SALE OF SURPLUS EQUIPMENT The Municipality of Brighton will accept sealed bids until 4:00 p.m. on May 28, 2013 for the following surplus equipment: 1. 2000 Volvo tandem dump truck equipped with dump box, sander, snow plow and wing. Truck has suffered accident damage and has been written off. Minimum selling price of $2,000.00; 2. Ford 4610 2 wheel drive tractor has suffered hydraulic pump failure. Minimum selling price of $1,000.00; 3. Massey Ferguson 240 2 wheel drive tractor was running when taken out of service. Minimum selling price of $1,000.00; 4. Vicon Rotary mower, year unknown, was working when taken out of service. Minimum selling price of $500.00; 5. 1989 Ford F800 water tanker from Fire Department, was running when taken out of service. Minimum selling price of 1,500.00; 6. 1995 Chevrolet 2500 ž pickup truck, diesel 4 x 4. Minimum selling price of $500.00; 7. Miscellaneous light bar from Fire Department. Minimum selling price of $100.00. The items are being sold â&#x20AC;&#x153;as isâ&#x20AC;?â&#x20AC;&#x153;where isâ&#x20AC;? to the highest bidder. The Municipality is not obligated to sell any item where the highest bid does not exceed the minimum acceptable value. Interested parties can view the items at 67 Sharp Road in Brighton on May 23, 2013 between 4:00 p.m. and 6:00 p.m. and on May 24, 2013 between 10:00 a.m. and noon. To view the items or for further information, please contact Murney Gibson at the Public Works and Development Office, by email: 8 Belleville EMC - Thursday, May 16, 2013

nent European guitar virtuoso or the educated ears of a Toronto Guitar Society audience. For those who appreciate craftsmanship, Jamesâ&#x20AC;&#x2122;s concert guitar is an individually hand-built 1988 Simon Marty Guitar, with Gilbert tuners and Oasis strings. James is a graduate of the music program at the University of Toronto, majoring in composition. So itâ&#x20AC;&#x2122;s no surprise to find that some of the worldâ&#x20AC;&#x2122;s greatest composers feature in Saturdayâ&#x20AC;&#x2122;s concert. From the giants of the Baroque era, Vivaldi and Bach, to twentieth century composers such as Britten, Barrios, Dyens, and Hadjidakis, you can anticipate a journey across continents as well as centuries. From Europe in the 1700s,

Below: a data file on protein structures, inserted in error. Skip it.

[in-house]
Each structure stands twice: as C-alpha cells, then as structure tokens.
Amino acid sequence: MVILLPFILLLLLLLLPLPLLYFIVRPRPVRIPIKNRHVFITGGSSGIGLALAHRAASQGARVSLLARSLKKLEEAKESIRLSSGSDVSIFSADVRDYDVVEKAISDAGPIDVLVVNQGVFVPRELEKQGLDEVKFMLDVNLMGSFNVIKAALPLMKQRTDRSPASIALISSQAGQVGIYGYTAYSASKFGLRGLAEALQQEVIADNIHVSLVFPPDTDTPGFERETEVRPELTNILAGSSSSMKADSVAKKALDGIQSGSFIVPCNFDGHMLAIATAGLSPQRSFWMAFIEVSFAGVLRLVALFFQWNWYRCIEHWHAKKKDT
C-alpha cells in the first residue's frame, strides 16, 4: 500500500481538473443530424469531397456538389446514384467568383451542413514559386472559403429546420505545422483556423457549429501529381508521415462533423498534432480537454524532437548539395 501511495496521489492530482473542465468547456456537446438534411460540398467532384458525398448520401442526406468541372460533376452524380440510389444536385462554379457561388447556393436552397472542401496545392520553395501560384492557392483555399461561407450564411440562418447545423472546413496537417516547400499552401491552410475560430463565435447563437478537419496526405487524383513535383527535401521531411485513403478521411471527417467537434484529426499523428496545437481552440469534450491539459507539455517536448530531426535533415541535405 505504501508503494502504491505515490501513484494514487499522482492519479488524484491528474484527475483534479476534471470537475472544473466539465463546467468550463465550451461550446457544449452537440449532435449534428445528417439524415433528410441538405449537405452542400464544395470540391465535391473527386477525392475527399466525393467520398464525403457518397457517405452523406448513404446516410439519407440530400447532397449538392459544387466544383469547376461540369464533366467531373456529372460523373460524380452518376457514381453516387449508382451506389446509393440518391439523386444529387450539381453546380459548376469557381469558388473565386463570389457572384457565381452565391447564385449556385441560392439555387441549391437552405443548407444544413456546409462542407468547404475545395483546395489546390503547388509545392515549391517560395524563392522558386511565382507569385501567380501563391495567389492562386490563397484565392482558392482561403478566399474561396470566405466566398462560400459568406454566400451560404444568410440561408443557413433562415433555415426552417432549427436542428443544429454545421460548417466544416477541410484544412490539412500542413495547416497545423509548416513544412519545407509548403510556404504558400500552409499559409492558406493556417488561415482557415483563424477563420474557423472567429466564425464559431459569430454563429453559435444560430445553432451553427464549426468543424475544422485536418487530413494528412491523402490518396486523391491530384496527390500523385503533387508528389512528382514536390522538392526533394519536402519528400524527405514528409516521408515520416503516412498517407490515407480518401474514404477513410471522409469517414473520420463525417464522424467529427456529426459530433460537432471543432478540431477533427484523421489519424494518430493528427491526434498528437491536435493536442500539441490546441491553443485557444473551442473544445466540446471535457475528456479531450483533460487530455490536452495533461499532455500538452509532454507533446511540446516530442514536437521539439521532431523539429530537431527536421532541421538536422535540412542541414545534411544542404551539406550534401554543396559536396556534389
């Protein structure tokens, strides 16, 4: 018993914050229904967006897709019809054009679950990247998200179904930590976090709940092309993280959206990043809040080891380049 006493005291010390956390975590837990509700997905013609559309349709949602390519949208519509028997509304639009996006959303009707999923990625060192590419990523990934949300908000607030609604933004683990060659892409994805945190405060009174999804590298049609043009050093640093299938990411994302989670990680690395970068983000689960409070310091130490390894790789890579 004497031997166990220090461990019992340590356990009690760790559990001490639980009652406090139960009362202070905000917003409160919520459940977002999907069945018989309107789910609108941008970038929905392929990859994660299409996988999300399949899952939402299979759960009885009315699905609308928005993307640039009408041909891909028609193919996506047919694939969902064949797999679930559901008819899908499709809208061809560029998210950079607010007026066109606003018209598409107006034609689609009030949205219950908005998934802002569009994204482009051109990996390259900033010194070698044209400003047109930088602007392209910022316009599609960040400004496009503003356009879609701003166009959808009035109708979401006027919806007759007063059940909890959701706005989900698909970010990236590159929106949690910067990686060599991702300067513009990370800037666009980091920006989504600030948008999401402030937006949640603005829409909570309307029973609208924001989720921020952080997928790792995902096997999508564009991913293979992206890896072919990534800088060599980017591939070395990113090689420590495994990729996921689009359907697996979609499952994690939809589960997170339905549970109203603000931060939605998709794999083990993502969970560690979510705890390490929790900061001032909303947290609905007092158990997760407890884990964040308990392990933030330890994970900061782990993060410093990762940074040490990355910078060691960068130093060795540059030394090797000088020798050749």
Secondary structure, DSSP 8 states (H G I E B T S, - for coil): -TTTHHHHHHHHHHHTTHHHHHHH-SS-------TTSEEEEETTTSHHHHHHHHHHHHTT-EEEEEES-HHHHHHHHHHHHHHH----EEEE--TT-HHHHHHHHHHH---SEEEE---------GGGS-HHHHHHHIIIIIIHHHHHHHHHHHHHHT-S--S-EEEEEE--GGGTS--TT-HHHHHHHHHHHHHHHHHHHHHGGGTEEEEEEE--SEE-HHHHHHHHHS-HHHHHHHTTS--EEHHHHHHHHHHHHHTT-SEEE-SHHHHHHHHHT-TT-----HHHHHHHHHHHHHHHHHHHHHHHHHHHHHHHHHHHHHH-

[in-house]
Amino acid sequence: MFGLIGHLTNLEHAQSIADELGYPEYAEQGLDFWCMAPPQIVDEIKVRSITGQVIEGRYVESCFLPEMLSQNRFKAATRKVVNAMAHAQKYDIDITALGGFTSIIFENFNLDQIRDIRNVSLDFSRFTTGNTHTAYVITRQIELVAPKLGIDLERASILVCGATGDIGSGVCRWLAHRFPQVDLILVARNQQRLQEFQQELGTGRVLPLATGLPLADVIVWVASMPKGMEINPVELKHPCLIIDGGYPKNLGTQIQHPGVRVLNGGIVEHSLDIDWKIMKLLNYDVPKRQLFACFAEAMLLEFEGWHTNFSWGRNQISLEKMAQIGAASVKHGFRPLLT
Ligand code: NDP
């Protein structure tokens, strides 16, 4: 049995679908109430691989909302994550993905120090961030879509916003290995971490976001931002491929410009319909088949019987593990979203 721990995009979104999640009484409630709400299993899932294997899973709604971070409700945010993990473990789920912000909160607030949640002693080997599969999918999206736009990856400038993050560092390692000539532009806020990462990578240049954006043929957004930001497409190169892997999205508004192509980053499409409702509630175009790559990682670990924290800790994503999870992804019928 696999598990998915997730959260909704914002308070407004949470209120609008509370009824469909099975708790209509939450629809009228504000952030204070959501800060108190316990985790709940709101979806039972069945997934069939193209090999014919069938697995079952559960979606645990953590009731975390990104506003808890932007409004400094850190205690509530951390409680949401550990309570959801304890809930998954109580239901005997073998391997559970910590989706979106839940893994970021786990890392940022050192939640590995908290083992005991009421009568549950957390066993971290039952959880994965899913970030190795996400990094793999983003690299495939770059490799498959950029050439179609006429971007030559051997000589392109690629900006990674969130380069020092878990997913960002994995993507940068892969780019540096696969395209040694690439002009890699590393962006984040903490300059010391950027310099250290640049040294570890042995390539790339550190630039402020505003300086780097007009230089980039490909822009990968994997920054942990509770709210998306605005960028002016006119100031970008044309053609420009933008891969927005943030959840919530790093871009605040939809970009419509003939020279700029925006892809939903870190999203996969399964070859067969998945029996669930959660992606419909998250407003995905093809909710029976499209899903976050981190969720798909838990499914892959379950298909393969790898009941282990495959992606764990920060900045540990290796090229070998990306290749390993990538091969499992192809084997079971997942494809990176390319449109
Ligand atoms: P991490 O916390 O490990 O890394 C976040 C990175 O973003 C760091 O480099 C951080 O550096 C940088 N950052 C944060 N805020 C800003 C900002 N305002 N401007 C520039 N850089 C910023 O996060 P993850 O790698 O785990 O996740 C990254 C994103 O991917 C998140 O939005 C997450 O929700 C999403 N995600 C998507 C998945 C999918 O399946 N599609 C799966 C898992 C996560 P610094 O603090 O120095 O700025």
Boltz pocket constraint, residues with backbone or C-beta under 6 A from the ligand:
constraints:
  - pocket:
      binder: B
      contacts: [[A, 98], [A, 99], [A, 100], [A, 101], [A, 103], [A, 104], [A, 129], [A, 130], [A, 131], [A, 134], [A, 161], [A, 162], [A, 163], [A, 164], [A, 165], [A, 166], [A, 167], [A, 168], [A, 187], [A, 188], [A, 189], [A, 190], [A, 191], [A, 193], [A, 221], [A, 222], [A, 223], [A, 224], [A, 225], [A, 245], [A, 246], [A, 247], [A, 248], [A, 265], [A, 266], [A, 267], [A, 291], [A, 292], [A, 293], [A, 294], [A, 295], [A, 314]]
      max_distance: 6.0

through to Liverpool, England in the and Cinderella, childrenâ&#x20AC;&#x2122;s opera and even 1960s, this will be a musical adventure an original composition. Members of the like no other. orchestra will introduce each piece with So come and enjoy this celebration a little quiz to see who can be the first to of guitar music: from classical through guess the next fairy tale. Donâ&#x20AC;&#x2122;t miss this to folk, jazz, and beyond. Tickets cost delightful free performance! $5 and can be purchased at the library For further information about these circulation desk or information services events call 613-968-6731 x2240, email desk. <> or visit For lovers of the sound of strings, <>. hereâ&#x20AC;&#x2122;s another date to mark in the diary:   Saturday, June 8, at 2:30 p.m. sees the return of another library favourite, local string ensemble Carpe Diem. Bring the children or grandchildren along, because each piece in the concert is connected with a well-known fairy tale. Come and enjoy music from Disneyâ&#x20AC;&#x2122;s Lion King

Council approves major project tenders

By Jack Evans



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many successful performances at the Ontario Music Festival Finals. In 2011 he was the first Quinte area contestant to win the Open Guitar competition and the second to win at the open level in any of the open competitions, a feat he repeated in 2012. For the past eight years he studied with world-renowned guitar teacher Eli Kassner, the mentor of successful Canadian guitarists such as Liona Boyd, Norbert Kraft and flamenco guitarist Jesse Cook. He is well used to a critical audience, whether itâ&#x20AC;&#x2122;s a master class with a promiR0012101585

EMC Lifestyles - If the sound of a good classical guitarist makes you stop in your tracks and just listen awhile, come to Belleville Public Library on Saturday, May 25, at 2 p.m. and hear what a guitar can do in addition to riffs and chords. Local guitarist James Lowrie will take you on a musical journey through the centuries, from the 1700s to the swinging sixties. At only 22 years of age, James is a seasoned performer, having played his first public recital at the age of eight. His musical accomplishments include